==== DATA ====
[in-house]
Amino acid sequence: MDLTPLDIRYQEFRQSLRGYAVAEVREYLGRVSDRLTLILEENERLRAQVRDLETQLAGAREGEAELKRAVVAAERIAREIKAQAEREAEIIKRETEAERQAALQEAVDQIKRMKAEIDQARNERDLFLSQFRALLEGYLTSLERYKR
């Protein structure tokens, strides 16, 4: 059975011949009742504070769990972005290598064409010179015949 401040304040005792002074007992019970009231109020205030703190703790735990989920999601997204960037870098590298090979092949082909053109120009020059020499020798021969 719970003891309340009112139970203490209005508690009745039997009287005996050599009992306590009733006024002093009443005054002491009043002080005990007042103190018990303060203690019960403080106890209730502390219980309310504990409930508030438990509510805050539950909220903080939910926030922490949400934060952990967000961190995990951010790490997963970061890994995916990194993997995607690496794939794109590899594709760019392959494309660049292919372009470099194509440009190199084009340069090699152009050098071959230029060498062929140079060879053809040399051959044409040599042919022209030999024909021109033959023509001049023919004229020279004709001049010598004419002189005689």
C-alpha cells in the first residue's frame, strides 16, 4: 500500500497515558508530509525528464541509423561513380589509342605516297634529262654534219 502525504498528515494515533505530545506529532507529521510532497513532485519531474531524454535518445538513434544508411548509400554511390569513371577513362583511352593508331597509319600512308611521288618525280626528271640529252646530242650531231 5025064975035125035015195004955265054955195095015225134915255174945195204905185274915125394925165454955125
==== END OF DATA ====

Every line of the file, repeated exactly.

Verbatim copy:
[in-house]
Amino acid sequence: MDLTPLDIRYQEFRQSLRGYAVAEVREYLGRVSDRLTLILEENERLRAQVRDLETQLAGAREGEAELKRAVVAAERIAREIKAQAEREAEIIKRETEAERQAALQEAVDQIKRMKAEIDQARNERDLFLSQFRALLEGYLTSLERYKR
């Protein structure tokens, strides 16, 4: 059975011949009742504070769990972005290598064409010179015949 401040304040005792002074007992019970009231109020205030703190703790735990989920999601997204960037870098590298090979092949082909053109120009020059020499020798021969 719970003891309340009112139970203490209005508690009745039997009287005996050599009992306590009733006024002093009443005054002491009043002080005990007042103190018990303060203690019960403080106890209730502390219980309310504990409930508030438990509510805050539950909220903080939910926030922490949400934060952990967000961190995990951010790490997963970061890994995916990194993997995607690496794939794109590899594709760019392959494309660049292919372009470099194509440009190199084009340069090699152009050098071959230029060498062929140079060879053809040399051959044409040599042919022209030999024909021109033959023509001049023919004229020279004709001049010598004419002189005689």
C-alpha cells in the first residue's frame, strides 16, 4: 500500500497515558508530509525528464541509423561513380589509342605516297634529262654534219 502525504498528515494515533505530545506529532507529521510532497513532485519531474531524454535518445538513434544508411548509400554511390569513371577513362583511352593508331597509319600512308611521288618525280626528271640529252646530242650531231 5025064975035125035015195004955265054955195095015225134915255174945195204905185274915125394925165454955125